Thank you so much for all the wonderful pictures & reporting!

    Like

    • leggypeggy / Feb 4 2015 2:35 am

      Thanks for the tips, Dave. We are long overdue to visit the Virgin Islands.

      Like

  5. Mike / Feb 3 2015 3:19 pm

    I’m certain you guys have been around enough that you automatically assess your surroundings out of habit, huh? Please, don’t get lazy as I would be very upset if you or John were ‘bonked’ while traveling, my friend. Great post and looking forward to many more!!

    Like

    • leggypeggy / Feb 4 2015 2:36 am

      We try hard not to get bonked on the head anywhere. And we’d be darn well upset if we did. 🙂

      Like

  6. Kendall F. Person, thepublicblogger / Feb 4 2015 11:32 pm

    Wonderful post. So good to read a vacation travel post about PNG. By the way, currently the #1 post in the Travel subreddit

    Like

  7. Sy S. / Feb 5 2015 12:00 pm

    Hello,

    Very nice photo of you Peggy and Poor John in the PNG Parliament Chamber.

    For people reading this blog page… Click on the first image called “Parliament Detail” and see an enlarged view, showing the artwork. Also, Googling for ‘PNG Parliament Building” (images) will reveal some more detail and images of the entrance of this building. Further, I copied and pasted a few words from the Internet; “… Our Parliament is a magnificent building designed to reflect traditional architecture of Papua New Guinea and decorated with traditional carvings and artwork to remind us of the rich heritage of the hundreds of tribes that are now joined together as one people and one nation.”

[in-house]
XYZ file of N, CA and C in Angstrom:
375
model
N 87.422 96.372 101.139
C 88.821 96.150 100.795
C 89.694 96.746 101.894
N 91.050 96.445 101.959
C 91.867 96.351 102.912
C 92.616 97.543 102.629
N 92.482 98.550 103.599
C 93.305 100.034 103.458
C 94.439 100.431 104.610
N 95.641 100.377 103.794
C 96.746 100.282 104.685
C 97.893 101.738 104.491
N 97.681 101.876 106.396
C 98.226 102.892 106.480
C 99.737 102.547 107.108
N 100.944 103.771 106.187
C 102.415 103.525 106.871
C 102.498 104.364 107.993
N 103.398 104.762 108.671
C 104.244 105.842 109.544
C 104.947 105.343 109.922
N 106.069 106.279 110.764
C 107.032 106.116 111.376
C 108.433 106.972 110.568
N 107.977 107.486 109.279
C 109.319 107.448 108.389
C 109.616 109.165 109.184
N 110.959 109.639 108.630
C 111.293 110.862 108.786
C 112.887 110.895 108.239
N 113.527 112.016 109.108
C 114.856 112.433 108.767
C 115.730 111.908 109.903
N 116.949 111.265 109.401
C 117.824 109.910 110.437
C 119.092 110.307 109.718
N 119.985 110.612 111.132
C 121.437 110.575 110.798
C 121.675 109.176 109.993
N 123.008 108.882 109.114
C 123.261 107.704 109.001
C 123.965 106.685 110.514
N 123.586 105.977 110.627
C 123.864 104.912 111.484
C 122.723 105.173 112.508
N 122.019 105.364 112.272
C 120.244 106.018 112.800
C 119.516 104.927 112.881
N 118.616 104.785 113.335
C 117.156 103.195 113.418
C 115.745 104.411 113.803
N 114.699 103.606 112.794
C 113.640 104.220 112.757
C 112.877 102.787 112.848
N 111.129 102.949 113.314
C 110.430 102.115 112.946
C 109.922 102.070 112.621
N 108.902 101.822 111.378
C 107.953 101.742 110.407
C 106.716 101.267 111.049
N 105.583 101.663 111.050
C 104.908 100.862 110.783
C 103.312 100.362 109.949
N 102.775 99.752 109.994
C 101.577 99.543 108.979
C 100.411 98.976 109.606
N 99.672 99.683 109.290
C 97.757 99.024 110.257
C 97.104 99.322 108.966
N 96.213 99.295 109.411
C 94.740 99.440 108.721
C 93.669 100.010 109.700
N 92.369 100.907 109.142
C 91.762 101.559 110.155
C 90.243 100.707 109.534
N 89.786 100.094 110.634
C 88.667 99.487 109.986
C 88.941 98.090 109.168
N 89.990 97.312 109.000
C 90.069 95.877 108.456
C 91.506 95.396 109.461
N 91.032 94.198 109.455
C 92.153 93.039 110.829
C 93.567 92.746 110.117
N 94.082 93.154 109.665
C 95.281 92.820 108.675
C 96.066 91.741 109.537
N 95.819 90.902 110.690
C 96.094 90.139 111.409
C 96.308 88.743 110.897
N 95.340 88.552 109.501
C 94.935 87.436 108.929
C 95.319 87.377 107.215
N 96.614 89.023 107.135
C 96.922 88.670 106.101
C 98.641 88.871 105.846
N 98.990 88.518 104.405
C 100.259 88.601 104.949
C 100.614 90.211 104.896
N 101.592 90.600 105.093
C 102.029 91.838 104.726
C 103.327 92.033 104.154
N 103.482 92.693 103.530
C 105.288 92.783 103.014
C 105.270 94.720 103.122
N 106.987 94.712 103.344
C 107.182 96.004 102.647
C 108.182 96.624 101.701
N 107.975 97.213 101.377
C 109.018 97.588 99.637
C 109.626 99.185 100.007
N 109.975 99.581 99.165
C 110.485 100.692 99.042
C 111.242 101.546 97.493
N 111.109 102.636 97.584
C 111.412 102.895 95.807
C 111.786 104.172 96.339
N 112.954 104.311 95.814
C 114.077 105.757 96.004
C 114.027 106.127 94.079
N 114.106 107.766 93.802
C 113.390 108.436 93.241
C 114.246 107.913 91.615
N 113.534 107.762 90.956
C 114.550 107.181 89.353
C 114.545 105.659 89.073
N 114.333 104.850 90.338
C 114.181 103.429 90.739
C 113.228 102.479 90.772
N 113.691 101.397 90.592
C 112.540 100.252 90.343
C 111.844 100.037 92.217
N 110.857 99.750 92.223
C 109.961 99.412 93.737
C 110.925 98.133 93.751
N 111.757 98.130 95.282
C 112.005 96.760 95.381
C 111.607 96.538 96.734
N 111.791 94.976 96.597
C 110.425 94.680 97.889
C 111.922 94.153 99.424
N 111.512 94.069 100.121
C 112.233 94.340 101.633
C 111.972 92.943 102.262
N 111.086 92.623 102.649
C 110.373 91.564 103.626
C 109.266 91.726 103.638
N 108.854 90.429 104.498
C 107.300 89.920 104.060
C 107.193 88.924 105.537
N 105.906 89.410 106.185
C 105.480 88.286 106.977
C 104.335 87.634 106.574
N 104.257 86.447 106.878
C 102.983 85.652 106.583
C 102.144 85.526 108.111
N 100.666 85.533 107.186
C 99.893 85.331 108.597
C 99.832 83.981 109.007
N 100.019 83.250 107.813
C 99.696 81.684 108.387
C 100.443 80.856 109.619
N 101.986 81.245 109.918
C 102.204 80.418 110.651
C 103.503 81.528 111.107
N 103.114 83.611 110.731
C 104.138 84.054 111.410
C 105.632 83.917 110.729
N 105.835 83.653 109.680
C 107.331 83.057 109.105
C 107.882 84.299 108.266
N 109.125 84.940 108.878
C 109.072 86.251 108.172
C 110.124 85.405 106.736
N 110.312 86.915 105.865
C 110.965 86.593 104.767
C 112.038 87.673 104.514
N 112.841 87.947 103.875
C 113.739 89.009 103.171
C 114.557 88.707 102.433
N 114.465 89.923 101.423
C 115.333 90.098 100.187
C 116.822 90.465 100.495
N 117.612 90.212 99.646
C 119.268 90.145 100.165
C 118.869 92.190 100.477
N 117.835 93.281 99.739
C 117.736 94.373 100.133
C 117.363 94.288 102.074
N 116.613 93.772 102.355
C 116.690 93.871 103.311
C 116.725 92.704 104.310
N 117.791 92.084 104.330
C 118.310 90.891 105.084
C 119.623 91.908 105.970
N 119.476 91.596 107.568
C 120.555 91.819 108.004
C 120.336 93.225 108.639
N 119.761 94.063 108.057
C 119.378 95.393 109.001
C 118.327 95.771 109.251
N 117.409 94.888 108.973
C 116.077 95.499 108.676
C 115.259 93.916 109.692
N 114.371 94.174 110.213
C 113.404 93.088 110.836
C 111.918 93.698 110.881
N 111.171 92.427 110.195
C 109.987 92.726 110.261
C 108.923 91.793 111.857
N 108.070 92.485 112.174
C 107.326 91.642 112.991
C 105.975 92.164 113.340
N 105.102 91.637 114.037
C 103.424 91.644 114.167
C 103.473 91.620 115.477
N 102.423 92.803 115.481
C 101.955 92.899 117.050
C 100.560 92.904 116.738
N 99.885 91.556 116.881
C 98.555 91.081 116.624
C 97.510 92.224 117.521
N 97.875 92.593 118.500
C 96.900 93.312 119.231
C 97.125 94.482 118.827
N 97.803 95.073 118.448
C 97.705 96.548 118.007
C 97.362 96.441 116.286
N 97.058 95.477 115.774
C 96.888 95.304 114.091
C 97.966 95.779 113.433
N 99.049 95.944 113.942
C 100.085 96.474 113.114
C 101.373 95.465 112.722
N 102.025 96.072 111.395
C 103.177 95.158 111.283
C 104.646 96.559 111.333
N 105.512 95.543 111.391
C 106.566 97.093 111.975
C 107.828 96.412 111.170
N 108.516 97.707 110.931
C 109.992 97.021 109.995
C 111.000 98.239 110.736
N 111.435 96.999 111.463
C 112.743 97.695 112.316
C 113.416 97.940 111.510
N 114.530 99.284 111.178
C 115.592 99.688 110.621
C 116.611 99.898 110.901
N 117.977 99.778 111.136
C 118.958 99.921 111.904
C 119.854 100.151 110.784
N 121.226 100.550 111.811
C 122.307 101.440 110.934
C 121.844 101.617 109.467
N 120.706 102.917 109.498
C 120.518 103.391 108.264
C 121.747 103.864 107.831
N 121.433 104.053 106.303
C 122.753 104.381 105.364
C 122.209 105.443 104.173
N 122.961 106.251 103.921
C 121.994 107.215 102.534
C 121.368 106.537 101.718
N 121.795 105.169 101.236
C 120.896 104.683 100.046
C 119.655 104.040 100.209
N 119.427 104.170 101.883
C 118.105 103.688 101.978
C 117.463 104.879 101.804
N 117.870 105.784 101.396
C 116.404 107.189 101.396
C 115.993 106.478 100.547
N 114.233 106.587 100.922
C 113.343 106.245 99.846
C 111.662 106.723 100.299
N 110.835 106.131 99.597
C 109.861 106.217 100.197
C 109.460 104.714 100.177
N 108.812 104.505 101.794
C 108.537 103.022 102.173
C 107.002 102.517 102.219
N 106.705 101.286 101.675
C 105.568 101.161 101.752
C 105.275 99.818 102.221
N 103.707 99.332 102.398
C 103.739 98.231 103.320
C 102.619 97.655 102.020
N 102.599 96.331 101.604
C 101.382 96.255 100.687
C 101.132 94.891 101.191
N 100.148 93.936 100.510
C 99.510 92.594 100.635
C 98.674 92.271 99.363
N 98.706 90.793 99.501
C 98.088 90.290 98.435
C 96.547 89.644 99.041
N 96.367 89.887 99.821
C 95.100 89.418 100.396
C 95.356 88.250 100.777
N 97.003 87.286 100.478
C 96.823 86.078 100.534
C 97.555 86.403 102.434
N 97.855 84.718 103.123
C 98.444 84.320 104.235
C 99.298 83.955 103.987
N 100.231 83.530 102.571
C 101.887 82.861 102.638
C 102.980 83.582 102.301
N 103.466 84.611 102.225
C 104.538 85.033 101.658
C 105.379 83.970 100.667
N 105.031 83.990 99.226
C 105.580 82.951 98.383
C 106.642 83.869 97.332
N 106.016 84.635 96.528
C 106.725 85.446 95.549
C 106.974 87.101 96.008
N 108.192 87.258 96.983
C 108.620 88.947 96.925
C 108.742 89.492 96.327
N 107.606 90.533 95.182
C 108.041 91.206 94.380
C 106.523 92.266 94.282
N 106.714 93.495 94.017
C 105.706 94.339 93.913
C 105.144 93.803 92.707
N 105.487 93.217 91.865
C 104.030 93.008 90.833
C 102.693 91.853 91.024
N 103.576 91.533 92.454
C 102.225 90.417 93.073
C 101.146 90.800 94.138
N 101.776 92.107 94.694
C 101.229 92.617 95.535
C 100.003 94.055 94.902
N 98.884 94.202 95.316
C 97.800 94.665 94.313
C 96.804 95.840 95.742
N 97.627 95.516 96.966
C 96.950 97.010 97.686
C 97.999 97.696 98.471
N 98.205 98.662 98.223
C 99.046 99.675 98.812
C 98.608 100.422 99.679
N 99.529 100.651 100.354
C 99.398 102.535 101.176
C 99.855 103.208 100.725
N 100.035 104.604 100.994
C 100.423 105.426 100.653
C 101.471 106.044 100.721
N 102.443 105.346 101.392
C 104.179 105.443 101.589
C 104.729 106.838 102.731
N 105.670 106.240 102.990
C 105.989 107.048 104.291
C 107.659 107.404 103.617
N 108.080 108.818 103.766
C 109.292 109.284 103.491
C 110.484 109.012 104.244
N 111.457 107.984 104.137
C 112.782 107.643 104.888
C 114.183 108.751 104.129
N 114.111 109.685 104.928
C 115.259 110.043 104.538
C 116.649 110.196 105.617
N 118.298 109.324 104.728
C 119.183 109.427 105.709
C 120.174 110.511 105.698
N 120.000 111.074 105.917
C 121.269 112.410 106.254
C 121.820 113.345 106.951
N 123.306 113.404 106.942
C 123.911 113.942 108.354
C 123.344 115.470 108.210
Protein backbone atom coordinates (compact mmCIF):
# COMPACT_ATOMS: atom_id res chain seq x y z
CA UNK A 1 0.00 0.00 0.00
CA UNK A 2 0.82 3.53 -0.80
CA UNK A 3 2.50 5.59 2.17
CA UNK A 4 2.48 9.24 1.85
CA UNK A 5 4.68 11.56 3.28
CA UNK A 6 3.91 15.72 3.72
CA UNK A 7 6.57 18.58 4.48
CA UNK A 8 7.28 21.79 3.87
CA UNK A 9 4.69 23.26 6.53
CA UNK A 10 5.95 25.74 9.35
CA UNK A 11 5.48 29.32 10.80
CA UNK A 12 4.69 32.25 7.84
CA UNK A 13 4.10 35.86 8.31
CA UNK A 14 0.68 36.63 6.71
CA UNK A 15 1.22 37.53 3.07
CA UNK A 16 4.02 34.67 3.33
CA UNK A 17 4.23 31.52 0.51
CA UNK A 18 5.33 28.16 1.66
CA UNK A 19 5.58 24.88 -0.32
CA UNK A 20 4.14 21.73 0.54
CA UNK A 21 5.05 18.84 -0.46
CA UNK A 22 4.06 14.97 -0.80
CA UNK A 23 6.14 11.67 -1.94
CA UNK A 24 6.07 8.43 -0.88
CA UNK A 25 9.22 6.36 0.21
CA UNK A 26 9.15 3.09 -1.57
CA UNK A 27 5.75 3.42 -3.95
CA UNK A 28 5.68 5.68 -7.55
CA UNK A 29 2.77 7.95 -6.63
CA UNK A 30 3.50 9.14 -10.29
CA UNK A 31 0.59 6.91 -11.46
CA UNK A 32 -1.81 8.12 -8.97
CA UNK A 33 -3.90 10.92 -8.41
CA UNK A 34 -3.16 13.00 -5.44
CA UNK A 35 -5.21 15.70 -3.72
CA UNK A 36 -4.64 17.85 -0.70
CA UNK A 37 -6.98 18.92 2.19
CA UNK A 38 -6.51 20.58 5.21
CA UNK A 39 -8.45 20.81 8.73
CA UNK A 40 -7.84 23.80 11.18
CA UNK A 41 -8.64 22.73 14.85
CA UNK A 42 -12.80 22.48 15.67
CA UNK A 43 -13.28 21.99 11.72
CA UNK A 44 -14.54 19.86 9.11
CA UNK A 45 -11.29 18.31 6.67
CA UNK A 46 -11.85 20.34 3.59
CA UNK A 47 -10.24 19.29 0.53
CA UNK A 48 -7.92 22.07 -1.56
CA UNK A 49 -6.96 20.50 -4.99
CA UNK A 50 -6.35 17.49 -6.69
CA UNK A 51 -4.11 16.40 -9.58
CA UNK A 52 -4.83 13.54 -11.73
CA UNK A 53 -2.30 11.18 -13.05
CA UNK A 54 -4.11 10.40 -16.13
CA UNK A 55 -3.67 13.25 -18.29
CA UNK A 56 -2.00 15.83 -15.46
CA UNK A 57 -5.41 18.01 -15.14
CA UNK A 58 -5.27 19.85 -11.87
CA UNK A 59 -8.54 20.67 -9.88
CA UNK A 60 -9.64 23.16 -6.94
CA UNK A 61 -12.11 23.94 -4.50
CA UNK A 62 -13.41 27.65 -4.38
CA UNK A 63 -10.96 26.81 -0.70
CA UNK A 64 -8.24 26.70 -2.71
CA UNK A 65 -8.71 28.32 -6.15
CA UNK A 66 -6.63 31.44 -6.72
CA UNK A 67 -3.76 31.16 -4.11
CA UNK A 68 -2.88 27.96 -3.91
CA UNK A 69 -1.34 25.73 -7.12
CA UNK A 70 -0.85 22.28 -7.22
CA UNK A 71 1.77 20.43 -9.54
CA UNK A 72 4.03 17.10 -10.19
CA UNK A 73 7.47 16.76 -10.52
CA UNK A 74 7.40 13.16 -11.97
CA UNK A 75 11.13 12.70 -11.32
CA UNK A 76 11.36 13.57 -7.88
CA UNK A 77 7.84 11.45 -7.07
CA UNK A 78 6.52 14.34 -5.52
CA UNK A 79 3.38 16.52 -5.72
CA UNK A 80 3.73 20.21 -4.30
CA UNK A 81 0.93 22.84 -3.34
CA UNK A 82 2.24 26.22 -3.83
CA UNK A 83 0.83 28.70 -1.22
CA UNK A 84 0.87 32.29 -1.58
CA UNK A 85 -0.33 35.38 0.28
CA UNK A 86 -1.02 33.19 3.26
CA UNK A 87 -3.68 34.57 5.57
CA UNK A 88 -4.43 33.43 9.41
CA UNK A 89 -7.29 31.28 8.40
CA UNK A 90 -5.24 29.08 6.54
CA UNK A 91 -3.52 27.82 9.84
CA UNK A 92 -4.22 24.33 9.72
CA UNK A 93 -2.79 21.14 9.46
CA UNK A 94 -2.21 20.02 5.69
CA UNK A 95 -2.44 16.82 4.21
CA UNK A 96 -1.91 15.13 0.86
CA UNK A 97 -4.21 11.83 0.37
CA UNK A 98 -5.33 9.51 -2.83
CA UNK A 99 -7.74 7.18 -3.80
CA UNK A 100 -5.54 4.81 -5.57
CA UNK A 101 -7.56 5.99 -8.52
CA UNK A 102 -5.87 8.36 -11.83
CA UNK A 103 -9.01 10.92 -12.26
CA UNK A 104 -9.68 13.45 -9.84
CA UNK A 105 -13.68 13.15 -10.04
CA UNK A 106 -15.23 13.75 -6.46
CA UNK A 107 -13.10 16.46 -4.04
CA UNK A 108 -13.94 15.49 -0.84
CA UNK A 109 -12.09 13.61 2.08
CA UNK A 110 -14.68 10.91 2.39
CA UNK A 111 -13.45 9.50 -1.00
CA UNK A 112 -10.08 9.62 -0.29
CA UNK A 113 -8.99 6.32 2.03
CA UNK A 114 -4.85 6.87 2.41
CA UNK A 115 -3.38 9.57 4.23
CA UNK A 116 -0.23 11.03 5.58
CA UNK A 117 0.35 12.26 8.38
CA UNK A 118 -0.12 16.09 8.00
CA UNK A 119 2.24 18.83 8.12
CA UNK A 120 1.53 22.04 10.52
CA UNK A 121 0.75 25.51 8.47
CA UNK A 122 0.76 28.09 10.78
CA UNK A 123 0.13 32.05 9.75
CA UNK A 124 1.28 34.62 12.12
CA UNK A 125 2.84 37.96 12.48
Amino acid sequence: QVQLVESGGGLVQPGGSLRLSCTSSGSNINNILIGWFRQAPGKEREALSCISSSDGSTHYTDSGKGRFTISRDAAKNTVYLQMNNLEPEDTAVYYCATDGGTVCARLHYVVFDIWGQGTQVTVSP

Aside- Regarding a pair of shoes that were stolen; A quote by Denis Waitley- I had the blues because I had no shoes until upon the street, I met a man who had no feet.

    Sy S.

    Like

    • leggypeggy / Feb 5 2015 12:51 pm

      Hi Sy, your comment reminded me that a little while back an extremely religious parliamentarian in PNG managed to someone to remove and burn a collection of significant timber columns from the front of the building. He claimed they were ‘offending’ icons, but in reality they depicted many tribes of PNG. Only parts of four were saved and are in the museum now.

      Like

  8. Curious to the Max / Feb 8 2015 1:49 pm

    Peggy, Fascinating account of your experiences. Is the question of safety a combination of poverty and government or . . . ? Do you know how long it has been considered to be this unsafe?

    Like

    • leggypeggy / Feb 18 2015 2:36 am

      Port Moresby has had a bad reputation for as long as I can remember. Poverty is certainly part of it, and many of the cops are thought to be on the take. I heard many say it’s not worth reporting incidents to the police.

      Like

  9. Dorothy / Feb 16 2015 1:34 pm

    Having lived in Port Moresby for seven years with only one armed hold up which blew a hole in our car I can say it was a fun exciting place to live. I worked in debt collection which was a challenge. My husband was in Insurance.